She offered not the least resistance, expressed delighted surprise at seeing me, and then began to weep bitterly. I hurried her towards home, and remonstrated with her on the subject of her wickedness. She had not meant me any harm. She had merely wished to assure herself that I was in bed before sallying forth on her dark errand.

"And why seek to shoot Mr. Ross? What an awful thing!" "Because he is Satan, Bertha. And because he torments my father. And because he would take me from you all into a strange land that isn't Canaan. Oh Bertha! I wish I were with my mother! I wish I were!"

"And so do I, dear.

and go to bed."

"Then why don't you say it shan't be, and deliver your daughter and yourself from this state of misery." "Because I daren't. I fear Ross. Isn't that explicit enough?" I felt my next question would be an impertinent one, but I determined to persevere. So looking fixedly and intently at him, I said—

"And why fear him?"

"Why fear him? If you lived on a magazine of gunpowder and a train ran directly to the lodging of an evil-minded blackguard who could any moment apply a match and send you up into high air, wouldn't you fear him? fear to thwart, exasperate, disappoint him?"

"But what is that which answers to this magazine?"

"I dare not tell you, Bertha. Oh, Bertha! I'm a miserable wretch, chained to misery-ever eating its wormwood, drinking its gall, tossing on its thorns, seeing everywhere its gloom, sighing for its death! And yet," he continued, coming close to me and looking right into my face, "I believe myself capable of happiness. If I might, I could yet enjoy life; I'm warmed by a new passion; I could find a Canaan, not where Bella's is, but on earth, if let alone. Good-night, Miss Bland. Don't, don't on any account forsake me! Give me your hand; do. I respect the conditions you laid down, don't I?'' "Yes, sir."

I gave him my hand out of pity, respect; more-in homage to his manly beauty. Did I right? Let a pure heart judge me. "Mr. Brown, you don't confide."

"Not sufficiently to feed your curiosity, perhaps; but judgment forbids. Will you please leave me at present? Some other time I may, if "—he paused abruptly and turned away with a sigh. I left him without another word.

That night I didn't sleep-couldn't, for the crowd of thoughts surging, like an excited mob, through my beating brain. I'd made additional discoveries, descended a few more steps into the gloom of a mystery, the solution of which I was gradually But see, here's home. Let us turn in nearing. Littleton was Ross's stepson; then Ross had married


I SAW her into her room; then, having observed the light still in the library, I repaired thither. I informed Mr. Brown of all that had occurred, showing him the deadly weapons. Poor man! I really did pity him, and not a little, as he now paced his room, and now covered his face with his hands, talked now of flight and now of self-destruction.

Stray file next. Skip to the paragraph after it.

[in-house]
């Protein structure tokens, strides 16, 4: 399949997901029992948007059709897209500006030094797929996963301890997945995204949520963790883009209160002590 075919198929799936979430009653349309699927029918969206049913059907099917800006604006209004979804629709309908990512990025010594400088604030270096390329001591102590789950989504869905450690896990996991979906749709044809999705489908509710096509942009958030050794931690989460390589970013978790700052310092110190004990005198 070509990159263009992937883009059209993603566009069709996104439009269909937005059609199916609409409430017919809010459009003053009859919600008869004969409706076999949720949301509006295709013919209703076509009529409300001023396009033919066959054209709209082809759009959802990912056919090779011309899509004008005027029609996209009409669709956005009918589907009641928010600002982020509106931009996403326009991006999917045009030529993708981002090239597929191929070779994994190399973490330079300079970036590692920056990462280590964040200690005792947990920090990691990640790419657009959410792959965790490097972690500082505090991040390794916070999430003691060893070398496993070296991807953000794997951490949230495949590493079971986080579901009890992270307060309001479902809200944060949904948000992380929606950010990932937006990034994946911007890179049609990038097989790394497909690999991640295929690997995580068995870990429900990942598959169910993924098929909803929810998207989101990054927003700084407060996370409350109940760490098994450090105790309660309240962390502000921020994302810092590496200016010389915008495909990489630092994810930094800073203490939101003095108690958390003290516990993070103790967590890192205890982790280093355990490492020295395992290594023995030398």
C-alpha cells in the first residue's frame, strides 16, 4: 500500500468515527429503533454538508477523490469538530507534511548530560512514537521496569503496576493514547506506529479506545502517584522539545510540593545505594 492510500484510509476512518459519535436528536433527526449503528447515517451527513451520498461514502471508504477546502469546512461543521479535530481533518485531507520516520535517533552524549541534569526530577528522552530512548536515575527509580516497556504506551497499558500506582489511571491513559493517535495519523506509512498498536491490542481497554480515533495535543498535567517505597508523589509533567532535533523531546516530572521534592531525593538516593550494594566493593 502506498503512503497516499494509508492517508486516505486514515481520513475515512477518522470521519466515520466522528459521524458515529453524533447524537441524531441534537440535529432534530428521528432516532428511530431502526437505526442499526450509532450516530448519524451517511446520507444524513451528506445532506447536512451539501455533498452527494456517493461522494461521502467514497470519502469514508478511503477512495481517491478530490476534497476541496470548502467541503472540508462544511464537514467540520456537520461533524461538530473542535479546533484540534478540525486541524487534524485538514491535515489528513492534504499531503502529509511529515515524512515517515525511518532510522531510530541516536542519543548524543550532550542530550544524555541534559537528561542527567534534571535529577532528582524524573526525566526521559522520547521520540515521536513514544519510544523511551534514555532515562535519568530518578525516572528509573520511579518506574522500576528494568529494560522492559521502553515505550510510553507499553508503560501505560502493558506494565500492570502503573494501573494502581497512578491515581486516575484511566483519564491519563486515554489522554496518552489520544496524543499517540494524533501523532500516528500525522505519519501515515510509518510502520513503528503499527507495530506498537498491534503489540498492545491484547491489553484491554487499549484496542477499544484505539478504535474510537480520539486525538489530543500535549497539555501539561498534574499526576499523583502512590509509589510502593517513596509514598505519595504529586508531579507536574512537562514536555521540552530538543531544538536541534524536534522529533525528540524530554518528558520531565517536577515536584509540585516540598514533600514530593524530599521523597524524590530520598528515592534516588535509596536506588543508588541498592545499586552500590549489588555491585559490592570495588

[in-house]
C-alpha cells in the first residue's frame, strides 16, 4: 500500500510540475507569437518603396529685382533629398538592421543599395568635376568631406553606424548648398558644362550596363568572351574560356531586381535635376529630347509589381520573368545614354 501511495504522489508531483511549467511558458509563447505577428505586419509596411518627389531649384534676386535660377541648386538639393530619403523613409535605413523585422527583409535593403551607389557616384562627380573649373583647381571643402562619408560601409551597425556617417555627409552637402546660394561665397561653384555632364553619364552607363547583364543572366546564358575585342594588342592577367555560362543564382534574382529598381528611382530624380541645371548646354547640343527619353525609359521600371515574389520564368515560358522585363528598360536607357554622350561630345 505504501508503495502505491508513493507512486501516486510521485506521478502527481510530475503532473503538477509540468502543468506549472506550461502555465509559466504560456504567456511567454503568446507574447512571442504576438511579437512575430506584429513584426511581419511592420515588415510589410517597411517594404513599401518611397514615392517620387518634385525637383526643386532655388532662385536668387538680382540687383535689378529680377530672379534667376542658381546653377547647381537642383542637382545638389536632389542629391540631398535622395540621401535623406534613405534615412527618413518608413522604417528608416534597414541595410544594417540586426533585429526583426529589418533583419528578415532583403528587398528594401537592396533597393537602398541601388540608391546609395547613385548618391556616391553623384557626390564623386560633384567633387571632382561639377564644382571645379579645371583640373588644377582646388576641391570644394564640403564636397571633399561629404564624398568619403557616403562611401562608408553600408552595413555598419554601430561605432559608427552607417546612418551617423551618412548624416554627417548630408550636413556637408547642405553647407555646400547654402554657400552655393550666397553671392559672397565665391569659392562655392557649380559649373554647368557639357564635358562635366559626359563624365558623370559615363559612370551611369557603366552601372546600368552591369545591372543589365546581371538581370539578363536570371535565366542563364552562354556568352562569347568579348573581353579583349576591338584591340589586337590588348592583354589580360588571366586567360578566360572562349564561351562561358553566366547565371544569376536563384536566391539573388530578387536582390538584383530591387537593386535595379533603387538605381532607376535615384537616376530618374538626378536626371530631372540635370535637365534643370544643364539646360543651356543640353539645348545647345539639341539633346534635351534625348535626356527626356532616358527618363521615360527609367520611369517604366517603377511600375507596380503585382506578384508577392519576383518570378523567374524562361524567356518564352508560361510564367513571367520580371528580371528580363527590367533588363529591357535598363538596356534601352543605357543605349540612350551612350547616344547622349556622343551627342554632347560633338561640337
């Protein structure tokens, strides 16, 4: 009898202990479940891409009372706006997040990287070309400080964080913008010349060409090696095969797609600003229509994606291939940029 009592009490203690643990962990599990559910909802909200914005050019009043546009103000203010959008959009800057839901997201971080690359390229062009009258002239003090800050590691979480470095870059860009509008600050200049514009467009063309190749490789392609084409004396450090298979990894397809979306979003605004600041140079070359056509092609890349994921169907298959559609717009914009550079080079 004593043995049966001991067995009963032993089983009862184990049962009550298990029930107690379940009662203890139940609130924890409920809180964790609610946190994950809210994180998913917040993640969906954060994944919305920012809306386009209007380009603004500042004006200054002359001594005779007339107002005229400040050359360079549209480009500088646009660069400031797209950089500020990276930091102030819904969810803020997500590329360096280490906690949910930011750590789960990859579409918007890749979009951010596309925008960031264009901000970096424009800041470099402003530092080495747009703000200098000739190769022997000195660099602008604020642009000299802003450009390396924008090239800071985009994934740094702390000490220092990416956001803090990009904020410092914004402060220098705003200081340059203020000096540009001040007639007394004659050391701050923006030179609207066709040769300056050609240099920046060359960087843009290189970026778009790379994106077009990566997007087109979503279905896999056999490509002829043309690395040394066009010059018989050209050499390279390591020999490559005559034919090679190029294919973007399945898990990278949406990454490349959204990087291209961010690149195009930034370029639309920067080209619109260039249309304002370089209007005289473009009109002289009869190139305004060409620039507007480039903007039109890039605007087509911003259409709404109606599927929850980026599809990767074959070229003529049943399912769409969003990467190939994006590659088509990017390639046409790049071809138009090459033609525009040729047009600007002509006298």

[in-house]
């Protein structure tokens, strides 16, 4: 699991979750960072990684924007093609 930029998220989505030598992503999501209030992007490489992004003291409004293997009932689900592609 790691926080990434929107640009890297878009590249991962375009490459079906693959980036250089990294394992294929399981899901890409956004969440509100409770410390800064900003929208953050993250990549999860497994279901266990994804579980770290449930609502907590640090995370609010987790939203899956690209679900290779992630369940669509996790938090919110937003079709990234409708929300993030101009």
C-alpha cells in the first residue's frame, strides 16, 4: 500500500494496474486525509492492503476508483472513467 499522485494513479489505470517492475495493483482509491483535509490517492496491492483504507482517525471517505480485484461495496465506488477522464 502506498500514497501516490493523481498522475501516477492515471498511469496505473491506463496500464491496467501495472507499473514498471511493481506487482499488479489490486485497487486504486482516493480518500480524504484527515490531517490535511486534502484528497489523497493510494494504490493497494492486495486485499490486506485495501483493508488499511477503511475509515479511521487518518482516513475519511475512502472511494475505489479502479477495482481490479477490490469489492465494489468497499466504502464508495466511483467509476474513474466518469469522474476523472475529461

"Mr. Brown, I wish-never more ardently-that I could be of service to you, and I can't help thinking I could, if you would confide in me."

"Bertha, I will confide, I'm in your hands," he exclaimed, with an air of wild distraction; "I've unbounded confidence in your judgment and tact. I'm yours to follow anywhere." "Then answer me some questions-who's Ross?'' "Ross! he's Ross to be sure."

"Has he always been Ross?"

"No; he wasn't Ross a thousand years ago."

"Nor a thousand days ago, I guess; however, let that pass," -for, in fact, I've received my answer. "Does he reside in yon house?"

"Of course."

a widow; was she living? Brown hated Ross, because of his forcing on this proposed marriage. But why should Ross do so? Where was the point at which his interest in the business jutted out? I didn't see it, and couldn't imagine it. What a risk, he ran! How dangerous was this eccentric Bella! What a tragedy we had been on the verge of! Why didn't Brown look at it more seriously? He ought to do. A terribly black suggestion here presented itself- -was Bella's partial idiocy a cloak under which Ross was to be murdered with impunity? It might be; it was possible. I thrust the suggestion away-it was really horrid, but back it came with startling impudence and assurance. Shall I leave here?

"Yes," said a voice, "Go, flee as from a doomed city." "How can you be so cruel?" interrogated another voice. There was a third speaker, a certain passion yet in the bud, which challenged me thus

Can you leave? Are you free-in no sort of bondage? Isn't there an idol that has thrown around you strong bands which wounded pride would scorn as green withes, but which the heart owns are growing strong as cables?"

I was in a strait, and didn't then see a way of escape. In a little while I didn't wish to see a way of escape, for I had lost all desire to leave my friends. My life, though secluded, was congenial. I had found a home-a home where I might

"Your replies are curt, Mr. Brown. Does he own it or is he reign and not serve. My wants were anticipated, my mere the tenant?"